WASHINGTON (Reuters) - U.S. consumer prices rose solidly in December, with the annual increase in inflation the largest in nearly four decades, which could bolster expectations that the Federal Reserve will start raising interest rates as early as March.

The consumer price index increased 0.5% last month after advancing 0.8% in November, the Labor Department said on Wednesday. In the 12 months through December, the CPI surged 7.0%. That was the biggest year-on-year increase since June 1982 and followed a 6.8% rise in November.

Economists polled by Reuters had forecast the CPI gaining 0.4% and shooting up 7.0% on a year-on-year basis.

The economy is experiencing high inflation as the COVID-19 pandemic snarls supply chains. The high cost of living is weighing on President Joe Biden's approval rating.

Inflation is well above the Fed's 2% target and is also being lifted by budding wage pressures. The government reported last Friday that the unemployment rate dropped to a 22-month low of 3.9% in December, suggesting that the labor market is at or near maximum employment.

Fed Chair Jerome Powell on Tuesday said the U.S. central bank stood ready to do what was necessary to keep high inflation from becoming "entrenched," in testimony during his nomination hearing before the Senate Banking Committee for a second four-year term as head of the bank.

"The laundry list of reasons for the Fed to begin removing monetary policy accommodation is growing," said Ryan Sweet, a senior economist at Moody's Analytics in West Chester, Pennsylvania. "Inflation would need to decelerate rapidly to take some of the pressure off the Fed and this is unlikely to occur."

Money markets currently price about 85% odds of an interest rate hike by March, and a total of at least three quarter-point hikes by year-end. [FEDWATCH]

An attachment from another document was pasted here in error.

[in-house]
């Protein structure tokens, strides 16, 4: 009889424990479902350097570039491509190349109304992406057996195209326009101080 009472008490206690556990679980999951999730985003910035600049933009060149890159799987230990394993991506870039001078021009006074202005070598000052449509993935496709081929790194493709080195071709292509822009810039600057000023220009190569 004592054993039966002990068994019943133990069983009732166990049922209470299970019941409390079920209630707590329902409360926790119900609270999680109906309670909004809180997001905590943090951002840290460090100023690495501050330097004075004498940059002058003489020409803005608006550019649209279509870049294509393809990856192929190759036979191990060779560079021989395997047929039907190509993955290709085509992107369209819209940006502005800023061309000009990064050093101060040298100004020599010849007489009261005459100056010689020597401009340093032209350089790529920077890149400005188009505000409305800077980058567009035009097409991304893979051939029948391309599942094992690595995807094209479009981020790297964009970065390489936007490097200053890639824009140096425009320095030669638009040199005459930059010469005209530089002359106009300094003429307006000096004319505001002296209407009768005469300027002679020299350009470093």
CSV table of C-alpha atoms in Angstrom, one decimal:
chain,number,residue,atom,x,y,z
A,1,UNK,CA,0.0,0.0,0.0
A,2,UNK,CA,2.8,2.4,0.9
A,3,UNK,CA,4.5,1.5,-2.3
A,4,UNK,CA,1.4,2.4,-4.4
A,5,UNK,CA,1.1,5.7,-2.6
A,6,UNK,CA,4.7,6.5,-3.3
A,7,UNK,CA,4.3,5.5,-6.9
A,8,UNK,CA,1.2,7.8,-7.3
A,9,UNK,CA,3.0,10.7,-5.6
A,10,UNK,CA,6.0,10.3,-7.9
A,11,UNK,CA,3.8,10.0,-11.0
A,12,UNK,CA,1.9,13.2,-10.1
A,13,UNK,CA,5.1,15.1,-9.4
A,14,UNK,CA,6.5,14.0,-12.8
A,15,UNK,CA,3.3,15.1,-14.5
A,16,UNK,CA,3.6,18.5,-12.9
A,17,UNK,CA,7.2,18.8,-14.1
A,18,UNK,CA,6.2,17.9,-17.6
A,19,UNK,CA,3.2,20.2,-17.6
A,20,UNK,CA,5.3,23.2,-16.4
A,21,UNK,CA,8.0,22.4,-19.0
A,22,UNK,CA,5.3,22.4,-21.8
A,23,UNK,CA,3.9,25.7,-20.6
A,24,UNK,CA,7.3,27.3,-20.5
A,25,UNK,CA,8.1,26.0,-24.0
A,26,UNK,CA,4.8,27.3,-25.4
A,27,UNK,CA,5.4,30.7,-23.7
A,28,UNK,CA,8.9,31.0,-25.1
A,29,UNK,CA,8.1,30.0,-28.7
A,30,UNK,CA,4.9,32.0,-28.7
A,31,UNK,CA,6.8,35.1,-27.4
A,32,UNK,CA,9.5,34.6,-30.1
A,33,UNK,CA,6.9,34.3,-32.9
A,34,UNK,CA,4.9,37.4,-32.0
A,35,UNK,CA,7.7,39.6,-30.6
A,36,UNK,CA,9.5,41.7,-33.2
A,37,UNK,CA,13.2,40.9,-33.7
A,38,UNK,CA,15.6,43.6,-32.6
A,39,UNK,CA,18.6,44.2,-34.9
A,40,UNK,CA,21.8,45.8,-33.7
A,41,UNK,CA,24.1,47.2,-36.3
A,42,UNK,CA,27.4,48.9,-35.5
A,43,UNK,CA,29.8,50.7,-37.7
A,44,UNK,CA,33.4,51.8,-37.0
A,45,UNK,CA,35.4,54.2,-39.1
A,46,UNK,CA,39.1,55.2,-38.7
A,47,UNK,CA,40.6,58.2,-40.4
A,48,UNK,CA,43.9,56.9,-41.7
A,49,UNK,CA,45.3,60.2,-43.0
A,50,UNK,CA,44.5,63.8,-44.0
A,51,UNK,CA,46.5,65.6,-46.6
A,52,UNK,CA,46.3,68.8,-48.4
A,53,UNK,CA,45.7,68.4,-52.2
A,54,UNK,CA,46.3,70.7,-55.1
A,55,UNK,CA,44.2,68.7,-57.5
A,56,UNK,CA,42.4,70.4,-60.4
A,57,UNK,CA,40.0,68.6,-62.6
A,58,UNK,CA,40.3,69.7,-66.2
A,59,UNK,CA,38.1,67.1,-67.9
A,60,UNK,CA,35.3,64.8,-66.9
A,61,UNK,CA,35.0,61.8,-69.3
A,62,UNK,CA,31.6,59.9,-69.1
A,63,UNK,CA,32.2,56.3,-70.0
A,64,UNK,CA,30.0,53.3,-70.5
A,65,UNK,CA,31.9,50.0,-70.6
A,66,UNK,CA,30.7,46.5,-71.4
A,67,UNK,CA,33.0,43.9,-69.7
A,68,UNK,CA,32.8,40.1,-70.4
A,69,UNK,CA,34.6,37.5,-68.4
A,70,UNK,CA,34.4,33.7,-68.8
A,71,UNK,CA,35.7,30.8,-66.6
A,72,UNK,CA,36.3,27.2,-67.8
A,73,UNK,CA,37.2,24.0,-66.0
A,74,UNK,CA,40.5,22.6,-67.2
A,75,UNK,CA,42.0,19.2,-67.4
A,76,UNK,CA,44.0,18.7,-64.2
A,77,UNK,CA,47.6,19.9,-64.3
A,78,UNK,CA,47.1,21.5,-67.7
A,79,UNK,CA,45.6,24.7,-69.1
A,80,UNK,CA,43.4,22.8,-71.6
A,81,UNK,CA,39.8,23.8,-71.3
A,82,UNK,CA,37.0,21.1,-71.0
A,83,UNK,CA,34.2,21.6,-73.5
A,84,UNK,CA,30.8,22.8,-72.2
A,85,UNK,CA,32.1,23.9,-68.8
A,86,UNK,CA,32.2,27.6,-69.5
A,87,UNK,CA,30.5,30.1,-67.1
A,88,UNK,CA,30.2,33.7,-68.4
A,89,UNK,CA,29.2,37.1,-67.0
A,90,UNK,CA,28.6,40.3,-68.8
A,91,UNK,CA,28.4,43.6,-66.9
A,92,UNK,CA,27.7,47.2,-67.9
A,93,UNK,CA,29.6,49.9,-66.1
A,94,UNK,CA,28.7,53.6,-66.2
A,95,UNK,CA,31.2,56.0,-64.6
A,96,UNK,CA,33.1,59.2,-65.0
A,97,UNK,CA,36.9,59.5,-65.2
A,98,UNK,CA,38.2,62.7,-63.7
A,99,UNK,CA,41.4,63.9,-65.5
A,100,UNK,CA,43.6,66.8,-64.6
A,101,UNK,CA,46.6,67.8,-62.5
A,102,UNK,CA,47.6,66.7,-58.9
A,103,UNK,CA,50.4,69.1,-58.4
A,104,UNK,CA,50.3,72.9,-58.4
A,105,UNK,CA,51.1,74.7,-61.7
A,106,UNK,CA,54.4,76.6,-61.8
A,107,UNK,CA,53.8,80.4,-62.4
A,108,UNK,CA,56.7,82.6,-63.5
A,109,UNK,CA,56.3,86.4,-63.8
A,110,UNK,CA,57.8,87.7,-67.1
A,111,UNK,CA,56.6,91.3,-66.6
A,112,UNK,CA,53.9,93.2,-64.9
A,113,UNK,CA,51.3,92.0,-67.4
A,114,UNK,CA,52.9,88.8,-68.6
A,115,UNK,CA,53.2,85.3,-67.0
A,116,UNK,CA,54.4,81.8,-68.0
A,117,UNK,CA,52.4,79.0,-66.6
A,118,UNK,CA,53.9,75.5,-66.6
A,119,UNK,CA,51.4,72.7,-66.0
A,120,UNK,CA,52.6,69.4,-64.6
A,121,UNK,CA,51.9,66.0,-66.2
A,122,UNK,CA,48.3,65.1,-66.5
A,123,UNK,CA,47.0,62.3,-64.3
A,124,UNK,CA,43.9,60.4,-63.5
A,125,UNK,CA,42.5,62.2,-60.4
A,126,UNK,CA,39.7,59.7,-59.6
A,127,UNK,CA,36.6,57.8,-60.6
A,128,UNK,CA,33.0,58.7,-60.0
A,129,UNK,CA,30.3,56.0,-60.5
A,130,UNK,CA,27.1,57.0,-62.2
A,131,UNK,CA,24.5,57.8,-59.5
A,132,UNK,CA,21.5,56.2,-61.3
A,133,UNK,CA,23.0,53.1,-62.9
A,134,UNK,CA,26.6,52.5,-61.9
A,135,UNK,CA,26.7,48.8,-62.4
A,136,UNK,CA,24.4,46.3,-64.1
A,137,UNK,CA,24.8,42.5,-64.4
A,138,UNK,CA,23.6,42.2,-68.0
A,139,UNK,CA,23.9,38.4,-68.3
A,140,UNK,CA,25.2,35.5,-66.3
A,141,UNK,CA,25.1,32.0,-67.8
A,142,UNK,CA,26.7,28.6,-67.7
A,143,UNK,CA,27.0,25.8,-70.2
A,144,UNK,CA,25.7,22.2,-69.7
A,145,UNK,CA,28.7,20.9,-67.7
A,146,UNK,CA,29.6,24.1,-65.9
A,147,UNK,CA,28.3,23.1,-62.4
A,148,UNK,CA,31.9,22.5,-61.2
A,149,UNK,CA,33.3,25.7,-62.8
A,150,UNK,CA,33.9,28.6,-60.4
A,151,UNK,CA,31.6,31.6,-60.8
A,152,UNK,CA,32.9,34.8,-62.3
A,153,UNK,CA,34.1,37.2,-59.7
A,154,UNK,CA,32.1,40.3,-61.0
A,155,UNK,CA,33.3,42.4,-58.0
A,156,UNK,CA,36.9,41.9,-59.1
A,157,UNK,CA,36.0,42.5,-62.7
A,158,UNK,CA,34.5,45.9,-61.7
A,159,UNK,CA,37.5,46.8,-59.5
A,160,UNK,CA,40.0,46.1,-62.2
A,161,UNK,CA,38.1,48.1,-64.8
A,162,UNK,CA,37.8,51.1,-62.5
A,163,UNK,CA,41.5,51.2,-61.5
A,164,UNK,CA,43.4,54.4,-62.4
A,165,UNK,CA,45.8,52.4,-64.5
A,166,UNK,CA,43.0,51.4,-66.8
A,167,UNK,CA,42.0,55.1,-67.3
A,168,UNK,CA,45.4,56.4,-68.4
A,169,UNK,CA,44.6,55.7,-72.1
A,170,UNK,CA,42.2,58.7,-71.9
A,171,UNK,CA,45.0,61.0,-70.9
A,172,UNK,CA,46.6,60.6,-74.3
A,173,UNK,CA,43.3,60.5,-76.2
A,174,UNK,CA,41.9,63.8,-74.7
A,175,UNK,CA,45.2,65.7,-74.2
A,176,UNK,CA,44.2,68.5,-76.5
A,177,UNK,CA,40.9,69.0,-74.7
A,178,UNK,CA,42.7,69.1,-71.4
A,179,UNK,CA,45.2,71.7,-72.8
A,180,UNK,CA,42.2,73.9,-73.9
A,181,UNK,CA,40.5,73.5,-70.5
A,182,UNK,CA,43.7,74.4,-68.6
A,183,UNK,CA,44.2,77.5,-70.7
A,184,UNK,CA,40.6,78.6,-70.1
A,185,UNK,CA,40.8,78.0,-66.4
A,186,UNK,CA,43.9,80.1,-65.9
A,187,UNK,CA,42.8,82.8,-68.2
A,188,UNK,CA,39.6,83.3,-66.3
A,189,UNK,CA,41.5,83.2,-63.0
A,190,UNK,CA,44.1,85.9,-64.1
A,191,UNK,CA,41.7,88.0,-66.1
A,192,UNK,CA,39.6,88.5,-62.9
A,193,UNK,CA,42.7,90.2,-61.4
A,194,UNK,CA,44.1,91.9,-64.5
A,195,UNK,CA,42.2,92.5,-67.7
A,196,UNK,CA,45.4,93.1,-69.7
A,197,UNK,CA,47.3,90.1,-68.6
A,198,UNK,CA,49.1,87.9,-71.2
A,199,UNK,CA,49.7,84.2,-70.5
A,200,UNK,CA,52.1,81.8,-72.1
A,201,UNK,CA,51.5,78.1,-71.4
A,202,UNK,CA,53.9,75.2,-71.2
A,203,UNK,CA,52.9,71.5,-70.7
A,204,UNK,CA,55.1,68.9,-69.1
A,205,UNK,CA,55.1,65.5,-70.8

Economists believe the year-on-year CPI rate probably peaked in December or will likely do so by March. There are signs that supply bottlenecks are starting to ease, with an Institute for Supply Management survey last week showing manufacturers reporting improved supplier deliveries in December.

But soaring COVID-19 cases, driven by the Omicron variant, could slow progress towards normalization of supply chains.

Excluding the volatile food and energy components, the CPI increased 0.6% last month after rising 0.5% in November. In the

12 months through December, the so-called core CPI accelerated 5.5%. That was the largest year-on-year gain since February 1991 and followed a 4.9% advance in November.


Core inflation is being driven by rising prices for services such as rentals, as well scarce goods like motor vehicles. The year-on-year core CPI rate is seen peaking in February.

"The first quarter should see inflation peaking, with lower energy prices and a decline in food and auto inflation allowing for a slower increase in prices for the rest of the year," said David Kelly, chief global strategist at JPMorgan (NYSE:JPM) Funds in New York.